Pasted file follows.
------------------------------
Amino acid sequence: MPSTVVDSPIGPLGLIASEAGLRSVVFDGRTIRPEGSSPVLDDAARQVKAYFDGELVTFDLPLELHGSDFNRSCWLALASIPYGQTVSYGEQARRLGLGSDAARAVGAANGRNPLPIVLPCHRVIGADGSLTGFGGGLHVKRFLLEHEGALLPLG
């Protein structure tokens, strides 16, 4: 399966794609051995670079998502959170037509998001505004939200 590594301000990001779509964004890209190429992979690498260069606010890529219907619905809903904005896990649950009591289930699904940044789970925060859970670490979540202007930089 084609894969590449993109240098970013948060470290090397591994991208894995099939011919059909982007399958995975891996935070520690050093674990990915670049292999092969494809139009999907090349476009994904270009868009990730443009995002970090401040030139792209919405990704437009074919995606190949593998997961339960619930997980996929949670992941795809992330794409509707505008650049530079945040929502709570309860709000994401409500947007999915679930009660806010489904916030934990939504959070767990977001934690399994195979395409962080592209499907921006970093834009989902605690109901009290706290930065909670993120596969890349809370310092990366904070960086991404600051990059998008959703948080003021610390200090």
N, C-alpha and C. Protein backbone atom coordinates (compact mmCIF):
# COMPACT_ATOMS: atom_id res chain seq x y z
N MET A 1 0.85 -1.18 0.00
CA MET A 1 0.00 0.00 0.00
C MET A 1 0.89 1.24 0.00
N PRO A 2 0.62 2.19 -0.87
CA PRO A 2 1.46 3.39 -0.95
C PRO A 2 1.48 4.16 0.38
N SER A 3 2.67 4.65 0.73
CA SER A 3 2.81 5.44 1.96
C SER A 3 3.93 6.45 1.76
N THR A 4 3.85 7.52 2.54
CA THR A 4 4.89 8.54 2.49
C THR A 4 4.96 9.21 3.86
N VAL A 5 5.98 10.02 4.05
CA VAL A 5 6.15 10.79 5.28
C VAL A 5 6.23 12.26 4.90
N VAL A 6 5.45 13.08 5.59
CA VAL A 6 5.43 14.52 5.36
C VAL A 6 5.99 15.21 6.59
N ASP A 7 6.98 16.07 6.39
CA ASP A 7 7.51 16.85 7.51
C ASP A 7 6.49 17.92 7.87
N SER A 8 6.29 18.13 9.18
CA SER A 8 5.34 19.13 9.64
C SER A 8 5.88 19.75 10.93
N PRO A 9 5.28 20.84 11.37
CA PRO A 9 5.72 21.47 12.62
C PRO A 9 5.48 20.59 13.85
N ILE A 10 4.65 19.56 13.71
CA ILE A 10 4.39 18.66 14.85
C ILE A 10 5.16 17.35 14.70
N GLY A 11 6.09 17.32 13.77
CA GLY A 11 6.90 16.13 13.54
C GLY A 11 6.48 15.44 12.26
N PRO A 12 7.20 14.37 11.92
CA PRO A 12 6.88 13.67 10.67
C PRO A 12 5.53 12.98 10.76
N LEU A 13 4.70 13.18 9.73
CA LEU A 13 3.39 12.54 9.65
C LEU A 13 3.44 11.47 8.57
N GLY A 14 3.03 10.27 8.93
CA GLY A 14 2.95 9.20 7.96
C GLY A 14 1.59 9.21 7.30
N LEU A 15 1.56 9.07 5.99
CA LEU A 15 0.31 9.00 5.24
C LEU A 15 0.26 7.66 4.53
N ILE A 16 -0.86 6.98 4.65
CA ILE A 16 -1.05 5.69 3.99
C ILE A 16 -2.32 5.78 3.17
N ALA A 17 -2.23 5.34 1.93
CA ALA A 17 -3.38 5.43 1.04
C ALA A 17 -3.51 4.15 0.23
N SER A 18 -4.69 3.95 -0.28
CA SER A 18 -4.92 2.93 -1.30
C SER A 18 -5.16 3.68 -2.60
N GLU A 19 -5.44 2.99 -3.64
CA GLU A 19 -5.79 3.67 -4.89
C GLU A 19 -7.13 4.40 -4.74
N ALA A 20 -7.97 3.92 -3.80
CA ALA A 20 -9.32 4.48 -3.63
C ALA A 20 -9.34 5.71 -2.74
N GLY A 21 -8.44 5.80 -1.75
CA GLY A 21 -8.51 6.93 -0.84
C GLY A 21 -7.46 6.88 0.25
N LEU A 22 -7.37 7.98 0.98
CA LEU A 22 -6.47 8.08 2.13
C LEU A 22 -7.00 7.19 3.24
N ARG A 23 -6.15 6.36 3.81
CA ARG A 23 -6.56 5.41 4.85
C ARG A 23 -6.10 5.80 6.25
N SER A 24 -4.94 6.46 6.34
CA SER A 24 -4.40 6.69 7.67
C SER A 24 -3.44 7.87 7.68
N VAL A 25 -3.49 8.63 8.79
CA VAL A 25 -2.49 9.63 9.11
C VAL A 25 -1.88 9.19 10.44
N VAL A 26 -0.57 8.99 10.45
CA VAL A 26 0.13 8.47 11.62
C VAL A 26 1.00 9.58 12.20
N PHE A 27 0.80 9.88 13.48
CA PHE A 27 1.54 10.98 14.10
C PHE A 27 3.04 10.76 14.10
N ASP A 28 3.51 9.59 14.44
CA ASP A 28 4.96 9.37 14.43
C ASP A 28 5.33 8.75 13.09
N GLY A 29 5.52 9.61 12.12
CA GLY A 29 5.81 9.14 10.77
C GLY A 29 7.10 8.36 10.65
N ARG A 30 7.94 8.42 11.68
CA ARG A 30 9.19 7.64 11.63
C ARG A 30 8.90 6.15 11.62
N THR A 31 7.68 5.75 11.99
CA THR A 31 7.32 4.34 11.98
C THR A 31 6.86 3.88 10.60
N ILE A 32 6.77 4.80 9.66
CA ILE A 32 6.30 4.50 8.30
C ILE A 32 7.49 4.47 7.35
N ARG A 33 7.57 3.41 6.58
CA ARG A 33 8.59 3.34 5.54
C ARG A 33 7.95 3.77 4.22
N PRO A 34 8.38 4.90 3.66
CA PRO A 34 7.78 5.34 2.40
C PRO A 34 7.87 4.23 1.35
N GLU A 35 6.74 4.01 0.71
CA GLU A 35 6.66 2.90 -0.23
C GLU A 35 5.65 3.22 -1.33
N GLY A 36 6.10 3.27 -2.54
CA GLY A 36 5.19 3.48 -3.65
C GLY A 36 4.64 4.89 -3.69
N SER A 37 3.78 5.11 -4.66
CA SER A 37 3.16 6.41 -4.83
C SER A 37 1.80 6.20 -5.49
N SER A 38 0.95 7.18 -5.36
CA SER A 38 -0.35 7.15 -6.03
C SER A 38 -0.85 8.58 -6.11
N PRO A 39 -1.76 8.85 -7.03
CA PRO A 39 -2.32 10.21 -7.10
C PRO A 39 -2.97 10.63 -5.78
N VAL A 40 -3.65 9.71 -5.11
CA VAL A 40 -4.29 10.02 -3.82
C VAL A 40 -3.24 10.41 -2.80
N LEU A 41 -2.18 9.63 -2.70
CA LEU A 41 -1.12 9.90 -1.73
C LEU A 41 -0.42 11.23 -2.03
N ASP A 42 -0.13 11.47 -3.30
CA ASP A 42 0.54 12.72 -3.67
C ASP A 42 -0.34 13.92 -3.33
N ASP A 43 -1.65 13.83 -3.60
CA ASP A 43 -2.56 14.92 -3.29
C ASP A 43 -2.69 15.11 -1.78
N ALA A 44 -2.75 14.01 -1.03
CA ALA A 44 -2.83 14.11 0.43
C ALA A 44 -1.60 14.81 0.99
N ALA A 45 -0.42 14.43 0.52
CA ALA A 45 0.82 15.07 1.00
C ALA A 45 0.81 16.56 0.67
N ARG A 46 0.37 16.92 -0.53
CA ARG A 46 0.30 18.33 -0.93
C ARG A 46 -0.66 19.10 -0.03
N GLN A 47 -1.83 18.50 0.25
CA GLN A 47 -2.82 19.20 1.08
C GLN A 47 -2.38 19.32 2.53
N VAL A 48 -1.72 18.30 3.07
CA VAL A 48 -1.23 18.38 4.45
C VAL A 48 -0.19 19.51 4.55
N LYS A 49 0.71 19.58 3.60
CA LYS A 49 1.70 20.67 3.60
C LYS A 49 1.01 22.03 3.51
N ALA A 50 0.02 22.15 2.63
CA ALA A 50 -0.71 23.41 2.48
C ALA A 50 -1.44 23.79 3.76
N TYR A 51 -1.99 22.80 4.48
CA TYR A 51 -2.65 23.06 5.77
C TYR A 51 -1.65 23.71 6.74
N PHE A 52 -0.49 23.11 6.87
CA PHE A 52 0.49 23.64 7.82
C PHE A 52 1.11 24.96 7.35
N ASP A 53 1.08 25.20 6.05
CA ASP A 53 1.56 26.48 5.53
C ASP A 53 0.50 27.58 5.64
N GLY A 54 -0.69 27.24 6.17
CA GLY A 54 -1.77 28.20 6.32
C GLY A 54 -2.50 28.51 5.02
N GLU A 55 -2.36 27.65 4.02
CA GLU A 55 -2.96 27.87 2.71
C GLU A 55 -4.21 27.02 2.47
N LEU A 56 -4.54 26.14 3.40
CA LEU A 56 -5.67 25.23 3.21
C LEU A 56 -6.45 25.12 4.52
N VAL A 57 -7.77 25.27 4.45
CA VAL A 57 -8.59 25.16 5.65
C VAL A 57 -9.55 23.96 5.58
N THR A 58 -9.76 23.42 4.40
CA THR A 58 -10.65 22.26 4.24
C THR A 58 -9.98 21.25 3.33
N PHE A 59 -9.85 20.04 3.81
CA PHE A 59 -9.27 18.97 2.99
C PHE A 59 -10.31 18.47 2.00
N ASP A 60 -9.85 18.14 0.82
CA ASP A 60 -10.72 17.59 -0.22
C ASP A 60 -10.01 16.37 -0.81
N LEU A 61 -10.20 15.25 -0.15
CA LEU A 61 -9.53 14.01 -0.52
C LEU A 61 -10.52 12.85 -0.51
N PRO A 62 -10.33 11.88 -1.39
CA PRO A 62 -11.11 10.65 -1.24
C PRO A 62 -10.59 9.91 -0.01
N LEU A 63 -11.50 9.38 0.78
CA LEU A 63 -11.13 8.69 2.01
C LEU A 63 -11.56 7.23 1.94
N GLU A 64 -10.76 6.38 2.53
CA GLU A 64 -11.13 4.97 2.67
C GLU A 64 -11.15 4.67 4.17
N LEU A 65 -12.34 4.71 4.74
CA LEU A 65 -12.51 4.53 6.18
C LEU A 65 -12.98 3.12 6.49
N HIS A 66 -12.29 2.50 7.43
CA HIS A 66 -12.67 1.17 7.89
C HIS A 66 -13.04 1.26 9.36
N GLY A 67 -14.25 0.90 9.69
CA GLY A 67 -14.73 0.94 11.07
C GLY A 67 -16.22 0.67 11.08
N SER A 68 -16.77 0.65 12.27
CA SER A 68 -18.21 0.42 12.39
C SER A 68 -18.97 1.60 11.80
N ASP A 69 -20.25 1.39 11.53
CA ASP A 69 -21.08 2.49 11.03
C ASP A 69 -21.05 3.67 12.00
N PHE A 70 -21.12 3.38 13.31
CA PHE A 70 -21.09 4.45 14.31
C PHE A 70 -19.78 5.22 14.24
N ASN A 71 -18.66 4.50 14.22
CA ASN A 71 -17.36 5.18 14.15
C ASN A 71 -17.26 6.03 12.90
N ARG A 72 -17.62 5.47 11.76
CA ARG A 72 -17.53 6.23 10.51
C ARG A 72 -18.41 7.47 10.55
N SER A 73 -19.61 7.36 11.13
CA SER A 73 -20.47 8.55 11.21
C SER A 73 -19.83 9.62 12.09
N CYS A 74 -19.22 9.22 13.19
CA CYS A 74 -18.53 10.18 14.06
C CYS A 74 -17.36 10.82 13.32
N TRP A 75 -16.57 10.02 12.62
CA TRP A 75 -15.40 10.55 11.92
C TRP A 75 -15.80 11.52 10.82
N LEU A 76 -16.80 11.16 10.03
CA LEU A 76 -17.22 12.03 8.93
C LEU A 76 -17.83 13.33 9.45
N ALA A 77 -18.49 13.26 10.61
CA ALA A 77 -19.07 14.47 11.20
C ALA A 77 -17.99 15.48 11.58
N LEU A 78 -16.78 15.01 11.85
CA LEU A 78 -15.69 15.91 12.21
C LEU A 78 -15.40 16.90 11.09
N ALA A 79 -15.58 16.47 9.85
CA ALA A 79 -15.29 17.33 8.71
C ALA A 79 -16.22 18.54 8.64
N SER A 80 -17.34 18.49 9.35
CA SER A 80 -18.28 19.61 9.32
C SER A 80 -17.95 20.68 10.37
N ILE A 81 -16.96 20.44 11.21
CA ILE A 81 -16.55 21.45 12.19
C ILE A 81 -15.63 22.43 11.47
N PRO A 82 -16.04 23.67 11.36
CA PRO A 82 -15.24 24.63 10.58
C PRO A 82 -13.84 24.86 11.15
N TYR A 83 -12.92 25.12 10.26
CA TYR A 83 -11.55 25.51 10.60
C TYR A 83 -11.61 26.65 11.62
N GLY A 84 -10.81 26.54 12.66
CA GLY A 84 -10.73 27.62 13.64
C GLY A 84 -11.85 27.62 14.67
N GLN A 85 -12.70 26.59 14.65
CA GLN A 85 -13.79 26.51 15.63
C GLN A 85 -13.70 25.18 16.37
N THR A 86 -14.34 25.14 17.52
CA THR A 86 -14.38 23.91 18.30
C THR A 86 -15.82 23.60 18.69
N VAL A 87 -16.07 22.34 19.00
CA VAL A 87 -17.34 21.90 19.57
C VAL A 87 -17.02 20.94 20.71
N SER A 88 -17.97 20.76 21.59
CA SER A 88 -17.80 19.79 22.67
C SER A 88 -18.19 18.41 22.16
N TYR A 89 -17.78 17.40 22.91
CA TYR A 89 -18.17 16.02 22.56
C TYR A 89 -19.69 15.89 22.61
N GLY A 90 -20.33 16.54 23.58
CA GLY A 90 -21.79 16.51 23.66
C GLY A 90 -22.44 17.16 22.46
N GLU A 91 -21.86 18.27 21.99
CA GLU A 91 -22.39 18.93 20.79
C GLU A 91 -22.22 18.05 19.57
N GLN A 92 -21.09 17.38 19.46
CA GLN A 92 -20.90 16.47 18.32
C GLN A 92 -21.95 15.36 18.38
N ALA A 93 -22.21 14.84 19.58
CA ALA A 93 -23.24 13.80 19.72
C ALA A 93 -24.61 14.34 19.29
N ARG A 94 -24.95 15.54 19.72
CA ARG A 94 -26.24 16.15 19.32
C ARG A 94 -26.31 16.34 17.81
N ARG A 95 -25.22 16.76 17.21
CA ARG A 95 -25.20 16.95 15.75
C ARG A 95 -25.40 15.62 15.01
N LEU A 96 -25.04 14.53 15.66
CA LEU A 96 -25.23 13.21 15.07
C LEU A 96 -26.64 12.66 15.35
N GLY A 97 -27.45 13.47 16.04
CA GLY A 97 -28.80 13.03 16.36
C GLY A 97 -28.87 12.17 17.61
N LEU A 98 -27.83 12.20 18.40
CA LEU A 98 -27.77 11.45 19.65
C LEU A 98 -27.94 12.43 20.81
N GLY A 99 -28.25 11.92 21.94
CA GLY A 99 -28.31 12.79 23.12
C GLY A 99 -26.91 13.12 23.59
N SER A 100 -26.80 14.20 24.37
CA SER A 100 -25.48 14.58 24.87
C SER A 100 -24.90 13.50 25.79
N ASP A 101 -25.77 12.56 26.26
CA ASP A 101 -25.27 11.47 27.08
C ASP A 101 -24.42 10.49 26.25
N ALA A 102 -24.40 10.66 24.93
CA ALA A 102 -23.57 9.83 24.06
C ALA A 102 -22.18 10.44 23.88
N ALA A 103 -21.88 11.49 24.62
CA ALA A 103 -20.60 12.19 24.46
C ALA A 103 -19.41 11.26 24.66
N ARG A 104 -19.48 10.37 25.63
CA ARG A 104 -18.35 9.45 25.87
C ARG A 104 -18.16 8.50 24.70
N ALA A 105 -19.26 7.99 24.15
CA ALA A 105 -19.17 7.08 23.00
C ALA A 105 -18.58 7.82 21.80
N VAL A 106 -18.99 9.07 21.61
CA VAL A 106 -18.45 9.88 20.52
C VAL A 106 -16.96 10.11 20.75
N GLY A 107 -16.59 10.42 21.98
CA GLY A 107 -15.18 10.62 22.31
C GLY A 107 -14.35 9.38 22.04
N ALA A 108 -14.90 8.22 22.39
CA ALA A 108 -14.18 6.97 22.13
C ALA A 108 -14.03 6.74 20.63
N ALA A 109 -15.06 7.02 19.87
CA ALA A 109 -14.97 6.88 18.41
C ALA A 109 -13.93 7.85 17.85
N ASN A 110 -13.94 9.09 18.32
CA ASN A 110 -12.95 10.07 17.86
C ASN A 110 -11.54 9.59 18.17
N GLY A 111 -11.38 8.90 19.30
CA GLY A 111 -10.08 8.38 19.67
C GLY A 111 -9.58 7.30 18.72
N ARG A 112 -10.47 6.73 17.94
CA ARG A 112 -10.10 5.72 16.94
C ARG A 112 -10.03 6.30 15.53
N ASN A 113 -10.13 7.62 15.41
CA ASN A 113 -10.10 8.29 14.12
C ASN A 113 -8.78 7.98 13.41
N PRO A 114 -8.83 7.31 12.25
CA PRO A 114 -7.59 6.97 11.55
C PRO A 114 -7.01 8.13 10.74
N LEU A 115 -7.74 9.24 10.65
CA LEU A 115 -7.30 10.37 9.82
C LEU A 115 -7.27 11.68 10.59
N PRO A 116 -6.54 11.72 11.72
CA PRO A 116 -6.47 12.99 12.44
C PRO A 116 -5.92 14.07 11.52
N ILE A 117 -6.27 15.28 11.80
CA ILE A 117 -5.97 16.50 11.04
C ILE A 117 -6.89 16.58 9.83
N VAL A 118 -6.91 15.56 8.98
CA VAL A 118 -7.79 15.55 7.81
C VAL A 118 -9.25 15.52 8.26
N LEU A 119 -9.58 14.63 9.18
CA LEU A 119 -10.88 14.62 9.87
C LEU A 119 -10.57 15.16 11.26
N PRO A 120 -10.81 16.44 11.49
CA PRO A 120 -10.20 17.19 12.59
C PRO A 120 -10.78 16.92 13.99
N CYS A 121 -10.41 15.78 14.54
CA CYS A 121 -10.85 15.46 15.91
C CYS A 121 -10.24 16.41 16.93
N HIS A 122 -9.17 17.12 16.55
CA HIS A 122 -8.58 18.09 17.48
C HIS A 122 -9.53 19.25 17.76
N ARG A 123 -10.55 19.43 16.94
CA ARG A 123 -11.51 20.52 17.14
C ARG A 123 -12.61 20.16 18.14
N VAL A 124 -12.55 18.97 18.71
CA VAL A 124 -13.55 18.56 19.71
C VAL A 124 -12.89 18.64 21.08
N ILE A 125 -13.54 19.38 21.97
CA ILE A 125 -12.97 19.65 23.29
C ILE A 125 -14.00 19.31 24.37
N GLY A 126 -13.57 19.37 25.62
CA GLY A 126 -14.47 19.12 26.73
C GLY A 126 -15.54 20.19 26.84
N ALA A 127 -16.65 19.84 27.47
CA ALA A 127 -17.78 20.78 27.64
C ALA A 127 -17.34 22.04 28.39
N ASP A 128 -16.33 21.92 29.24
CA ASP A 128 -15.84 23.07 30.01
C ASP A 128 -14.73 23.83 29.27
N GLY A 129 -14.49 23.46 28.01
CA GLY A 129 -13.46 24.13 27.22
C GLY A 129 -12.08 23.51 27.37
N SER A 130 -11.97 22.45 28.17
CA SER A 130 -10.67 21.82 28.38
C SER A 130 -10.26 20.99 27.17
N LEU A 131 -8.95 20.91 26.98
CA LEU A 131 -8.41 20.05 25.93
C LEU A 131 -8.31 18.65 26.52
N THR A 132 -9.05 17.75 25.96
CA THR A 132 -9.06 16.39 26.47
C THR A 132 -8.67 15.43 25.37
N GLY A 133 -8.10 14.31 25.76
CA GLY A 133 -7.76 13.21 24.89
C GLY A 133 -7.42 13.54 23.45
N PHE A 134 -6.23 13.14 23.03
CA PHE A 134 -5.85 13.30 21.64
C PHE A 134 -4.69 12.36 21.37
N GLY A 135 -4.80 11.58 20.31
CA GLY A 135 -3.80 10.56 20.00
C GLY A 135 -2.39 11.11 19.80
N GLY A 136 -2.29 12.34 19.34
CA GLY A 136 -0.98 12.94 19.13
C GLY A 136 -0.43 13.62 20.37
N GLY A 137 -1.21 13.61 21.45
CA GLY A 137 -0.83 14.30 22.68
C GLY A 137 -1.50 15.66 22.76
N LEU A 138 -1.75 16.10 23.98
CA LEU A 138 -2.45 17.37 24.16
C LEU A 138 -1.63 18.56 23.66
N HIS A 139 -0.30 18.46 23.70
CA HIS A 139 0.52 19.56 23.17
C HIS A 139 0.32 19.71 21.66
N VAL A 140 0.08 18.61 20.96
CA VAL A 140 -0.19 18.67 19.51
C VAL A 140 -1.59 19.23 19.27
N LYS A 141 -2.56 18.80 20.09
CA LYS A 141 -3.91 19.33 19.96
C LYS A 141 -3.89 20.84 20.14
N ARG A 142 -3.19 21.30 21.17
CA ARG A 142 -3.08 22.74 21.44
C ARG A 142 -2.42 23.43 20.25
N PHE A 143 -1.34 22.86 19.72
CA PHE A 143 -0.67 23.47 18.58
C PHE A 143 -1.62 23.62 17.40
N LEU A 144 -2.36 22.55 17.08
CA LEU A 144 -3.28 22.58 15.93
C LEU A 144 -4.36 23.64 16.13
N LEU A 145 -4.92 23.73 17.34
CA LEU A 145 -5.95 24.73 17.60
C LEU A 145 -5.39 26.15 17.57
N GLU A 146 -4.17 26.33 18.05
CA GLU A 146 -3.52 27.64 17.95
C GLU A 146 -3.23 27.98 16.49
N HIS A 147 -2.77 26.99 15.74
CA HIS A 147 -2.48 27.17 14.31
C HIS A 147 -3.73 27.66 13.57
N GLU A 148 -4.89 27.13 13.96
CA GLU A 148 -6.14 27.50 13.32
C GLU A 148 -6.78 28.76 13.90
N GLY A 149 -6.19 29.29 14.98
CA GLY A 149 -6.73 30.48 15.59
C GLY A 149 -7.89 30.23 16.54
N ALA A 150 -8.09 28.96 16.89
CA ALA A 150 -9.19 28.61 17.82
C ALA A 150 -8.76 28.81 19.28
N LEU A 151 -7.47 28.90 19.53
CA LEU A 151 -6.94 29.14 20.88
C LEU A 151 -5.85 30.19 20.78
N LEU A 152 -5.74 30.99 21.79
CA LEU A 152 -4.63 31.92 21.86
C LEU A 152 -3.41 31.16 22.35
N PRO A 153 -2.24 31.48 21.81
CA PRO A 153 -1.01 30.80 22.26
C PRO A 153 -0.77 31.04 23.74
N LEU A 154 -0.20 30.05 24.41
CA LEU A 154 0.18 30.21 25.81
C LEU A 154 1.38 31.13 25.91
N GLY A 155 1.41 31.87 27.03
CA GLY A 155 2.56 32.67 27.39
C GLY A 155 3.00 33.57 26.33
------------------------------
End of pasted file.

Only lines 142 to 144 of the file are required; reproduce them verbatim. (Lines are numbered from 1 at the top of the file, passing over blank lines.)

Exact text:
C ARG A 46 -0.66 19.10 -0.03
N GLN A 47 -1.83 18.50 0.25
CA GLN A 47 -2.82 19.20 1.08